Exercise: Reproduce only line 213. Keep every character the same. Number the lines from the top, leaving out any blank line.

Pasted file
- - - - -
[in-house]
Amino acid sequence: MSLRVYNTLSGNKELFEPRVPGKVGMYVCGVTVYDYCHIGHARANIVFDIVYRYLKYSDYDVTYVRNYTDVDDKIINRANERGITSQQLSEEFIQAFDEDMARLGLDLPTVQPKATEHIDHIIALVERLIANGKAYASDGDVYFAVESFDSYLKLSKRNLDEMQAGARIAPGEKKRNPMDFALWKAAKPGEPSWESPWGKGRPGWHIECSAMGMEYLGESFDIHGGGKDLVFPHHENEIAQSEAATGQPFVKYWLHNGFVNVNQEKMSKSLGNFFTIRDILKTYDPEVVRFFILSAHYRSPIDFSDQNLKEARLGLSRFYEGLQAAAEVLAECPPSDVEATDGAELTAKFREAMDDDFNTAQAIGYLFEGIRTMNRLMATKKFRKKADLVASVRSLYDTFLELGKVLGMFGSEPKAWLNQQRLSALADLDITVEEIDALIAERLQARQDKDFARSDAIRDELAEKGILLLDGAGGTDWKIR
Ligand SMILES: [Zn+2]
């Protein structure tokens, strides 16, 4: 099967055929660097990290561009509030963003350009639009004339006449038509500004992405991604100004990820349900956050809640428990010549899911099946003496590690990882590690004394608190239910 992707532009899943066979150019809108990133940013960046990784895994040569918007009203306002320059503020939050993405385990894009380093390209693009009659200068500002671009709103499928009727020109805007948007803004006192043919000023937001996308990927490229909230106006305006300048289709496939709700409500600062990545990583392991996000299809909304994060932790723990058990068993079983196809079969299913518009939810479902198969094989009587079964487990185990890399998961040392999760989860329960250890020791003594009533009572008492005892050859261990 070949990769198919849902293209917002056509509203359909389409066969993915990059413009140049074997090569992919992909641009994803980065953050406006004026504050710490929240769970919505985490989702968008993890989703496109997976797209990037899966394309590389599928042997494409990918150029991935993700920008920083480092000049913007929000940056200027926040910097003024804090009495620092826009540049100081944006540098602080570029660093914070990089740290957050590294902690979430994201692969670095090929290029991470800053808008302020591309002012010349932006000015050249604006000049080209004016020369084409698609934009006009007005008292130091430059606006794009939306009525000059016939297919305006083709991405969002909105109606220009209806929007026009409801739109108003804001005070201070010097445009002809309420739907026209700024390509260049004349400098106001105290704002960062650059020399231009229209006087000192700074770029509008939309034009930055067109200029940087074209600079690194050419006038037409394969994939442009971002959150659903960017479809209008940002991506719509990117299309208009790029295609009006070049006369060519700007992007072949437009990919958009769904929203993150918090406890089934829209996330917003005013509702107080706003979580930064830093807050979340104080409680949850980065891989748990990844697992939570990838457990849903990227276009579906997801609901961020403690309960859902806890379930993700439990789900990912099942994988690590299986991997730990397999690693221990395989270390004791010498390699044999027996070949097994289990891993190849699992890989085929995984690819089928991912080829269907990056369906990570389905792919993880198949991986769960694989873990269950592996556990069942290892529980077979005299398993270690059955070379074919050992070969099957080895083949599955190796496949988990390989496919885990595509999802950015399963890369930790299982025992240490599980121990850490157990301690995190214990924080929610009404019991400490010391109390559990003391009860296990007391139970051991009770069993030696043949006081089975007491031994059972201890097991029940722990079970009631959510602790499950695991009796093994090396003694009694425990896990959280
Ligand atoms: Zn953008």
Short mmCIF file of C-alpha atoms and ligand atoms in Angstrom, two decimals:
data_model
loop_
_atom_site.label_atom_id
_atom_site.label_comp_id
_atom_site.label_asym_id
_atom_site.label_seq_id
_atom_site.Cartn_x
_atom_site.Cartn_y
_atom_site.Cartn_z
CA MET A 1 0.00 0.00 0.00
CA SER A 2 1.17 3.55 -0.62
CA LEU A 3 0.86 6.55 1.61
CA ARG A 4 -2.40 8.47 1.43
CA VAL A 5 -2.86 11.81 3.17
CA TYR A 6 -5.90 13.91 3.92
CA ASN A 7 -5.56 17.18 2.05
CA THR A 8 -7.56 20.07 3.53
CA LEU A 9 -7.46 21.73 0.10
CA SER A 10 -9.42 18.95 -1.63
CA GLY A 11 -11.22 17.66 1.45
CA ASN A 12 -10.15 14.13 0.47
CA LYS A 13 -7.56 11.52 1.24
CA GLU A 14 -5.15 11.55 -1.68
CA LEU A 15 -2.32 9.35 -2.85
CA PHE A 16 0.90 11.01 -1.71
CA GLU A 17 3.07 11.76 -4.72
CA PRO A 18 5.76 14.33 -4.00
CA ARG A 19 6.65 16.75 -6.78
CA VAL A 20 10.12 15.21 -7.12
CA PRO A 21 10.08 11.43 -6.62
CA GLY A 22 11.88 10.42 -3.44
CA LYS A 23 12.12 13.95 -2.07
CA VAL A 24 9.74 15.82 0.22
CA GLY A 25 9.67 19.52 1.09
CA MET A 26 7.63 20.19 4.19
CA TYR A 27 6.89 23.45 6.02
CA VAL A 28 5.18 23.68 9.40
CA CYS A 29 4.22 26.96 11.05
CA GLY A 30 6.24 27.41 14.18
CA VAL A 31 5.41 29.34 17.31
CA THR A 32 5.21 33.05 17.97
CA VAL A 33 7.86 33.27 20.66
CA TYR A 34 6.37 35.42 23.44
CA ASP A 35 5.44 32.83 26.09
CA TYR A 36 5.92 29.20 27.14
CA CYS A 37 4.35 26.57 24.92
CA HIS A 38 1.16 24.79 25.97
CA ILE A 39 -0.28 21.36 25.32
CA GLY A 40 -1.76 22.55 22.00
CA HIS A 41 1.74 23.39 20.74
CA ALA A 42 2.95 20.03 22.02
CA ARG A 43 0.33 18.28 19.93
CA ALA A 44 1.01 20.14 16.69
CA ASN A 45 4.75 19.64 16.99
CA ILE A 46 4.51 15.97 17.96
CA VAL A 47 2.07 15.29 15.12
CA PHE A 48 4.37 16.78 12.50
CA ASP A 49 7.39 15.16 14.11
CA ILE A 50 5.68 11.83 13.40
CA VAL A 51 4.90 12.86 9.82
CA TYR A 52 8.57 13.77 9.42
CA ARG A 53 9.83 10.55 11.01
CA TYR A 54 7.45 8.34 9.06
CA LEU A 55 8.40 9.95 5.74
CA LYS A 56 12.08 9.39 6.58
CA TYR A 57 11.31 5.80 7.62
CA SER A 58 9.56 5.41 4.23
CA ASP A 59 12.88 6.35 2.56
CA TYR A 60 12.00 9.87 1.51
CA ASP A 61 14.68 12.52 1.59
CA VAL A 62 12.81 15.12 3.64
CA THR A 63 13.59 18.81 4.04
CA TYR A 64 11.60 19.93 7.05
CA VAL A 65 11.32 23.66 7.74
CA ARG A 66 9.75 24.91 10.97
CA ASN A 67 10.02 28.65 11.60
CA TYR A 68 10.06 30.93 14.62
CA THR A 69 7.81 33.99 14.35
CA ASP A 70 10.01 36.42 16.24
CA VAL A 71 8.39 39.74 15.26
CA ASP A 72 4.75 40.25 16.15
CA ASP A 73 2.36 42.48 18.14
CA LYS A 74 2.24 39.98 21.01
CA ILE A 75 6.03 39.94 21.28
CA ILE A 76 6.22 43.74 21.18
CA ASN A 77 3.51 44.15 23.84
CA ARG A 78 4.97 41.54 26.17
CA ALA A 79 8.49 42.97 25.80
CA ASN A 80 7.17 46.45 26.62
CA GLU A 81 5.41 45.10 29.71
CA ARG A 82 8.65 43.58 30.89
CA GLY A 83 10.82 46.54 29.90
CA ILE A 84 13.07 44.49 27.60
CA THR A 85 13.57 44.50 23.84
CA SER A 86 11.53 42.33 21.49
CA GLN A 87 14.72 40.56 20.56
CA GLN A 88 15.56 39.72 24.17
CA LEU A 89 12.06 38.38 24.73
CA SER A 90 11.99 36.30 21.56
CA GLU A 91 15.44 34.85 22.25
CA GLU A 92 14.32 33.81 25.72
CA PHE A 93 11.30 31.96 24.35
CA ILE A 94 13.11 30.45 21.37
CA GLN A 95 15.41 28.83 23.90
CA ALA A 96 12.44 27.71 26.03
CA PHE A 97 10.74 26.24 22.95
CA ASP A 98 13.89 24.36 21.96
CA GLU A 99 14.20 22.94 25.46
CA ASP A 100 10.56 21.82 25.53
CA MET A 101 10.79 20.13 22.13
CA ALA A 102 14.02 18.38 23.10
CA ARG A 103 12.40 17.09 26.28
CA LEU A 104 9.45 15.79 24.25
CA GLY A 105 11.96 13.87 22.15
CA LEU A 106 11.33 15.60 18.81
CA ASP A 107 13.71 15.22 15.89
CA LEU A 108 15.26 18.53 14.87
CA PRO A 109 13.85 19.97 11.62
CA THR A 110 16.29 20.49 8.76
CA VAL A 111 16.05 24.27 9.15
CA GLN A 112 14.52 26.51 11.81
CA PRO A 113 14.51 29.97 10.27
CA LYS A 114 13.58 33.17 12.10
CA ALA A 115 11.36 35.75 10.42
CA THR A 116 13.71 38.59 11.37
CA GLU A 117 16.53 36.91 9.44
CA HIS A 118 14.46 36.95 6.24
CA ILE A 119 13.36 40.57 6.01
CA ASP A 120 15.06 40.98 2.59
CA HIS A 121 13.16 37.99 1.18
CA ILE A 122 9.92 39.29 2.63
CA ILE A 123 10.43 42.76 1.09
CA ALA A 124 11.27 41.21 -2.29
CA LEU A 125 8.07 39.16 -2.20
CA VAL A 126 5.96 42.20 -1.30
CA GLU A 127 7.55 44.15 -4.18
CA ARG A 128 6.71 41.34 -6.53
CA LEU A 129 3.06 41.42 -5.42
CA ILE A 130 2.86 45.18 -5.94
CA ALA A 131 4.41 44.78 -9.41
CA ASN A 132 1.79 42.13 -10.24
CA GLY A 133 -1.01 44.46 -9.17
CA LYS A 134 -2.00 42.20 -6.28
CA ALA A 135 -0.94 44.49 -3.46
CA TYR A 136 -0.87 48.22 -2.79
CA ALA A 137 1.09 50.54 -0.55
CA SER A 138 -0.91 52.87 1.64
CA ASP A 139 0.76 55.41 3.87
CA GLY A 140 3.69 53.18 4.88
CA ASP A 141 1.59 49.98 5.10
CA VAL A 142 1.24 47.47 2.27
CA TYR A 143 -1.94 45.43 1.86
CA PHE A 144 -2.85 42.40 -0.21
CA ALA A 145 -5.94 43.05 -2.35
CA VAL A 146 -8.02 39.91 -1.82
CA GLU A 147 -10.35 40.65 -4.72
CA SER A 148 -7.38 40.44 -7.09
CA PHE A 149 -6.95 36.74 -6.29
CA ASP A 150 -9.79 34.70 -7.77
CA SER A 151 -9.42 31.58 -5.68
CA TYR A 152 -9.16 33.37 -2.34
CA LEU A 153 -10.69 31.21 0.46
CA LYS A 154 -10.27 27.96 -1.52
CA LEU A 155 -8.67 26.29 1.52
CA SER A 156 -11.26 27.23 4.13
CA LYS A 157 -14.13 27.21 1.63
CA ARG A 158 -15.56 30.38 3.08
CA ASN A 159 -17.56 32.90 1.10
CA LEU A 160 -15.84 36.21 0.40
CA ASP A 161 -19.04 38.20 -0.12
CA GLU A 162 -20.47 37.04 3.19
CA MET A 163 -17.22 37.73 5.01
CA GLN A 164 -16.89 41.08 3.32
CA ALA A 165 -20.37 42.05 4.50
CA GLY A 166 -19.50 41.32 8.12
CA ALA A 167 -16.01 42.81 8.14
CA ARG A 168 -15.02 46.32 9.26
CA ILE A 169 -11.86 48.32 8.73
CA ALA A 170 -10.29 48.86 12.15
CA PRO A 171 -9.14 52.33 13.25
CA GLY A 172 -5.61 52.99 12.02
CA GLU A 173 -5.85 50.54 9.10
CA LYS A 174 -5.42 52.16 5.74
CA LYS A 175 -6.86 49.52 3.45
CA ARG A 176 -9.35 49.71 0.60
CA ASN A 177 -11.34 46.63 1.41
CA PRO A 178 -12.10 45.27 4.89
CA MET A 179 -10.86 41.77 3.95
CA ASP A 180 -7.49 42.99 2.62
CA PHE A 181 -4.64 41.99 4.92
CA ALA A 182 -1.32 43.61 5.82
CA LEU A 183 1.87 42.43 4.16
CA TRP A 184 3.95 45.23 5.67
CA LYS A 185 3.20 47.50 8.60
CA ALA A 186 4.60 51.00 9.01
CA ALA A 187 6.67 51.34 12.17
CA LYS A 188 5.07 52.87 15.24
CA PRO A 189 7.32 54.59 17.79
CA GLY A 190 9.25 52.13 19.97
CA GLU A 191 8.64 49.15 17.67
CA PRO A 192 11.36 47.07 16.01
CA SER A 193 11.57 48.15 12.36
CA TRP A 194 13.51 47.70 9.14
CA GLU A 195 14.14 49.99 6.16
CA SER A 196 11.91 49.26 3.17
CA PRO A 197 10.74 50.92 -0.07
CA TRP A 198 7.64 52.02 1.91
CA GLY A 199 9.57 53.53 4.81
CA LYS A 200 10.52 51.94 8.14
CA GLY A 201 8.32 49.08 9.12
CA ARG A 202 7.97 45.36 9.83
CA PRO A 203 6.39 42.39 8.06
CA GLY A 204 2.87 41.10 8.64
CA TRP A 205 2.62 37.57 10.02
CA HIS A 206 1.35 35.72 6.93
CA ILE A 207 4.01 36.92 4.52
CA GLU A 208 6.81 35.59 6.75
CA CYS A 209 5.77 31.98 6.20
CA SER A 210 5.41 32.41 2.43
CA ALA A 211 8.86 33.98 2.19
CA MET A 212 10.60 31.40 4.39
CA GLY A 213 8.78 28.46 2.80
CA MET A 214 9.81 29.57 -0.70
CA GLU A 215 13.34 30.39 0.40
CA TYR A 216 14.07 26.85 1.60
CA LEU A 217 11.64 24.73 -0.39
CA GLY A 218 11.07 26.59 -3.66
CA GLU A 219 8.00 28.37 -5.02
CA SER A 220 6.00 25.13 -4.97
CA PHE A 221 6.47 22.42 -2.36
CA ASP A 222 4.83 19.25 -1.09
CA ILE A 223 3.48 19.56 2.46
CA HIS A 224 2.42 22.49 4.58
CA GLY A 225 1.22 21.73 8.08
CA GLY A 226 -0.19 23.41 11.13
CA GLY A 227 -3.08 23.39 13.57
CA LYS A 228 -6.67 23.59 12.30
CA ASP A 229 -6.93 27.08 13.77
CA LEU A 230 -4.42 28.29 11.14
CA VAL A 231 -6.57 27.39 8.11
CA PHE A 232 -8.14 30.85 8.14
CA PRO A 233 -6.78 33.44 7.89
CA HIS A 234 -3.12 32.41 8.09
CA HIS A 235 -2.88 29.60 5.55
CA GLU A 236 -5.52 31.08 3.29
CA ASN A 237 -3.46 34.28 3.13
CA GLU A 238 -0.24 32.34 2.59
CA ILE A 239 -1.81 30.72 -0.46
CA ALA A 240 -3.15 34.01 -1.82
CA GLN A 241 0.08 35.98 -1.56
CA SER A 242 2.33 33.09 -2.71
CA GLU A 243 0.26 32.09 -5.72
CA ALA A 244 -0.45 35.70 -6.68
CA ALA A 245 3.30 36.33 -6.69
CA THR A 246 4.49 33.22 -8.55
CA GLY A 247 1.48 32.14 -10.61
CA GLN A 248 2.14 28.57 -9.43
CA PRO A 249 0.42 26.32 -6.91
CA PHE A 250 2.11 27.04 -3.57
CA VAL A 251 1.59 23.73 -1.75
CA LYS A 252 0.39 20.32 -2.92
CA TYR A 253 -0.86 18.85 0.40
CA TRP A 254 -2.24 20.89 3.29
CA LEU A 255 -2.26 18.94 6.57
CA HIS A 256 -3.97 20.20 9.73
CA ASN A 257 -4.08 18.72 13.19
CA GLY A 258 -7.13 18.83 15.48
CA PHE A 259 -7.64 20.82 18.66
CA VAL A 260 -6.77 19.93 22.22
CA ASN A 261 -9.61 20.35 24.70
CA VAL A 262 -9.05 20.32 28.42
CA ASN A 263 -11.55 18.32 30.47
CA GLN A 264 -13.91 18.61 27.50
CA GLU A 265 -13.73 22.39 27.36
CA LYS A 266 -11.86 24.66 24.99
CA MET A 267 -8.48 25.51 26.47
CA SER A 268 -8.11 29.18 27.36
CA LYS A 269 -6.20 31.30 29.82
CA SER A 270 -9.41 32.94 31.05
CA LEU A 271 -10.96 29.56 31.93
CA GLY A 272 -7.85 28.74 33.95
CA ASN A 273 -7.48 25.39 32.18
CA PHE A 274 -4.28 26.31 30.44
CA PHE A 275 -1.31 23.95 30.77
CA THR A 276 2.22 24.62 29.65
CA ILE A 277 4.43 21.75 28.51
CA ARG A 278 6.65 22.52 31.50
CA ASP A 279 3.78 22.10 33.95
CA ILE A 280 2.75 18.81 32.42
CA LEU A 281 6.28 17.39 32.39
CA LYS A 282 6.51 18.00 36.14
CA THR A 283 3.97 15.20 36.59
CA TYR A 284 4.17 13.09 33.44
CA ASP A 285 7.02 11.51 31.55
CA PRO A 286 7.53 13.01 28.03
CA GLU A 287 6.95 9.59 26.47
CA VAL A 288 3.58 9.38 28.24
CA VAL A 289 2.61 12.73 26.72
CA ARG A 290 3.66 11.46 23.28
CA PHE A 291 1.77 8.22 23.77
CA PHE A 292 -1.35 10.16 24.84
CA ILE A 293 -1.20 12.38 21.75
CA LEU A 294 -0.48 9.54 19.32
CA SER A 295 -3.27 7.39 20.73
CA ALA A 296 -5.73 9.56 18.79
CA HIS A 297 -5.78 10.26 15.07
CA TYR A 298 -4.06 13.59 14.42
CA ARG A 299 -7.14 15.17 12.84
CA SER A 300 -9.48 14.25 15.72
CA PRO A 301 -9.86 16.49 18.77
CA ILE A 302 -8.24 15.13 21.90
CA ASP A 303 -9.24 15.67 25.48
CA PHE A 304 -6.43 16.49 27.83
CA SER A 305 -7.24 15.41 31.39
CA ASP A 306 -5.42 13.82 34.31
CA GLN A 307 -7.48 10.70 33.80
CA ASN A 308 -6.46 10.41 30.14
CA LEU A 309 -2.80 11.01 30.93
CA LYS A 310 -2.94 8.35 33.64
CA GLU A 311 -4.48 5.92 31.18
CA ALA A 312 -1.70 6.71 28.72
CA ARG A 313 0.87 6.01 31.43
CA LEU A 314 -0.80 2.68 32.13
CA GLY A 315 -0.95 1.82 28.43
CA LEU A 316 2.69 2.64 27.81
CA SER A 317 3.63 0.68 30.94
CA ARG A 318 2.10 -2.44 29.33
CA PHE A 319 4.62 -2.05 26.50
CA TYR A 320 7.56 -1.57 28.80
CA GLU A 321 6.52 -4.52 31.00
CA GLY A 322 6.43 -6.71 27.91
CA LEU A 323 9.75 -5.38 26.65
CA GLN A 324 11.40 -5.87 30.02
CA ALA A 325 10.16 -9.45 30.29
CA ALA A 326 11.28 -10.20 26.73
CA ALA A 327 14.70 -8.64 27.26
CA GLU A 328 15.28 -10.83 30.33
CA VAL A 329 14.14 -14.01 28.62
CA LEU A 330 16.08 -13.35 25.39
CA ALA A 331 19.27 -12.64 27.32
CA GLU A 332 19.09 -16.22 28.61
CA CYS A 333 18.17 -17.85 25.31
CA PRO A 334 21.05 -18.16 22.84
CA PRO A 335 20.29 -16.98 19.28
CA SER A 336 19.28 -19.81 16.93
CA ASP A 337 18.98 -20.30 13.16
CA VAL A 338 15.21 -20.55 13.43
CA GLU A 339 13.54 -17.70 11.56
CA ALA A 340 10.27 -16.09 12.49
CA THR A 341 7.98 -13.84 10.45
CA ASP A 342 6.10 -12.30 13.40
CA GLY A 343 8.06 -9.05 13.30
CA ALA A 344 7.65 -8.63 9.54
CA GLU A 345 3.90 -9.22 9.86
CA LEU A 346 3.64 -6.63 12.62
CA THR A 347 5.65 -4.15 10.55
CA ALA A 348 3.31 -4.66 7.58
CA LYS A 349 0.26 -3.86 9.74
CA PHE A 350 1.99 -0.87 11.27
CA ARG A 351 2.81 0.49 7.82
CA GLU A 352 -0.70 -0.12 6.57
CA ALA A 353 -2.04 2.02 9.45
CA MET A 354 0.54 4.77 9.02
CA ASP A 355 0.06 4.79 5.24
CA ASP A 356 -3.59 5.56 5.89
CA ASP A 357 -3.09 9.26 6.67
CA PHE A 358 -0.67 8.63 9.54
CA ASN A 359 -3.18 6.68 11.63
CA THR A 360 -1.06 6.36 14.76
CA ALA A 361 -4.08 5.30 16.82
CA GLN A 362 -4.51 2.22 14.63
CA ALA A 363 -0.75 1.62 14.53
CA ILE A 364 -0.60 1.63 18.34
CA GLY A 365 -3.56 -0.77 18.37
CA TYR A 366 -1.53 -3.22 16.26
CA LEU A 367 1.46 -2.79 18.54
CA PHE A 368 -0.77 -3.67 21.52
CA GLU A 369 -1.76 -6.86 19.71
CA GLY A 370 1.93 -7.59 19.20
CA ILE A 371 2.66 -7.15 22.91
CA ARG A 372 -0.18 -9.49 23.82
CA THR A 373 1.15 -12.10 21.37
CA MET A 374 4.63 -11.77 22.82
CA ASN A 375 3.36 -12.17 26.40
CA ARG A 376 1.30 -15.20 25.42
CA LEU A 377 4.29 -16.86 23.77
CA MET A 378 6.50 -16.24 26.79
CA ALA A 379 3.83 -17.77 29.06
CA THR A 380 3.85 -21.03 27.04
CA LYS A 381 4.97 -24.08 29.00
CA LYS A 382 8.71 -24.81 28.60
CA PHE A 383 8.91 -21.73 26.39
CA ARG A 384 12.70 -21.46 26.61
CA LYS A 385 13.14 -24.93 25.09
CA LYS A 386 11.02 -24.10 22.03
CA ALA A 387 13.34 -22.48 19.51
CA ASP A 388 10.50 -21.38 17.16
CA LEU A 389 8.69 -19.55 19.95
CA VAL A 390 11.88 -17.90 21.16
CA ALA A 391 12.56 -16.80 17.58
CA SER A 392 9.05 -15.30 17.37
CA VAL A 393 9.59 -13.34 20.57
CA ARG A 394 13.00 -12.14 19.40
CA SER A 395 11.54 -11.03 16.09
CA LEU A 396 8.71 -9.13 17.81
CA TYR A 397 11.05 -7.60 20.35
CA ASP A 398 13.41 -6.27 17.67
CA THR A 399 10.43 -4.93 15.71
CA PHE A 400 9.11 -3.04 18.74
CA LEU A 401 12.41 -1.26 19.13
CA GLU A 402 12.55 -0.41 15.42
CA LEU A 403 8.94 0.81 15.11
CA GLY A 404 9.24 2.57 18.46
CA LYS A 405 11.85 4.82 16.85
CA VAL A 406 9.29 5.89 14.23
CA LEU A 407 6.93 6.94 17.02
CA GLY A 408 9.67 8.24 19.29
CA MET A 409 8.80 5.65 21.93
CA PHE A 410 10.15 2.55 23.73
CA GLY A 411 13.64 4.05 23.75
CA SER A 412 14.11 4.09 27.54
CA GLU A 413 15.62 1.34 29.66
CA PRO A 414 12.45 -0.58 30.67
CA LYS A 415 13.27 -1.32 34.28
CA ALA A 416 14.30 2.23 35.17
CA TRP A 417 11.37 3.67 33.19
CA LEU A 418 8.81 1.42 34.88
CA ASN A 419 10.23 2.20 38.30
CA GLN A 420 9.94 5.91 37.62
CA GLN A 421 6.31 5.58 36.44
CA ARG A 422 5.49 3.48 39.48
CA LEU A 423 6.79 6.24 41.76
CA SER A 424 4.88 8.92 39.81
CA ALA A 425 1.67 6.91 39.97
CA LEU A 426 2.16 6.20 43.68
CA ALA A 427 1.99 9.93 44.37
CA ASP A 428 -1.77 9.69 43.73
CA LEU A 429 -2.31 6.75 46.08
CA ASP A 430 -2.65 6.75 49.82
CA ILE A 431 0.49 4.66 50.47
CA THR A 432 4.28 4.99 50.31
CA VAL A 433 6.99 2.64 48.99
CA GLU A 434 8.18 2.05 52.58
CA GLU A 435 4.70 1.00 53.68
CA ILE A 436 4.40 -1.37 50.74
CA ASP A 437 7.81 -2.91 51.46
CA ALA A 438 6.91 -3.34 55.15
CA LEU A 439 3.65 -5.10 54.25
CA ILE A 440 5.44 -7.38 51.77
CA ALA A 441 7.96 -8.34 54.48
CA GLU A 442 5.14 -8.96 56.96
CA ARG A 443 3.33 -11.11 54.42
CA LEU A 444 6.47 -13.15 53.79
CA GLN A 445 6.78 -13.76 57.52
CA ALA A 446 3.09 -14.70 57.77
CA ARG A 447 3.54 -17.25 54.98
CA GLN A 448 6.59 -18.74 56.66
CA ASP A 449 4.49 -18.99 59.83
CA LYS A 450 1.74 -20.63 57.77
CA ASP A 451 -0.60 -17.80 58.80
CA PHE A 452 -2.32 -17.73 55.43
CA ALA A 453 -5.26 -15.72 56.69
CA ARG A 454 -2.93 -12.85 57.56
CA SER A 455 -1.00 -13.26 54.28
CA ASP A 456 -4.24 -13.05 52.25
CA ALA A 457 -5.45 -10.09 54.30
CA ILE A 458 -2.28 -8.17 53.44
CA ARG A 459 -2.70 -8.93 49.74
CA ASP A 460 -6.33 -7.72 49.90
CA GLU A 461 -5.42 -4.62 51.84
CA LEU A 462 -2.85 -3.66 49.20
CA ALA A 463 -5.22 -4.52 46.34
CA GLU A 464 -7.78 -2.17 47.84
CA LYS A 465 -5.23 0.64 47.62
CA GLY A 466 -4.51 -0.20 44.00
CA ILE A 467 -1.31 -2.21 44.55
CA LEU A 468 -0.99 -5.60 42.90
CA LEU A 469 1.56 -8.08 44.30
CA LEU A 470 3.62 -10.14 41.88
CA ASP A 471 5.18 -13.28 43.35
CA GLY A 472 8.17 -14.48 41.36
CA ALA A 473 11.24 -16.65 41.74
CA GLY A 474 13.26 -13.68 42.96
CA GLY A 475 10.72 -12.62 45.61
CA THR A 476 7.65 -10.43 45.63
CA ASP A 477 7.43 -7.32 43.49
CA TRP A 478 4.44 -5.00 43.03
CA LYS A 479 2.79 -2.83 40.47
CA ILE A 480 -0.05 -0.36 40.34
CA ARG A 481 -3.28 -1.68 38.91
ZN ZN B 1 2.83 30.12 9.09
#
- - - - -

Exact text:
CA TRP A 198 7.64 52.02 1.91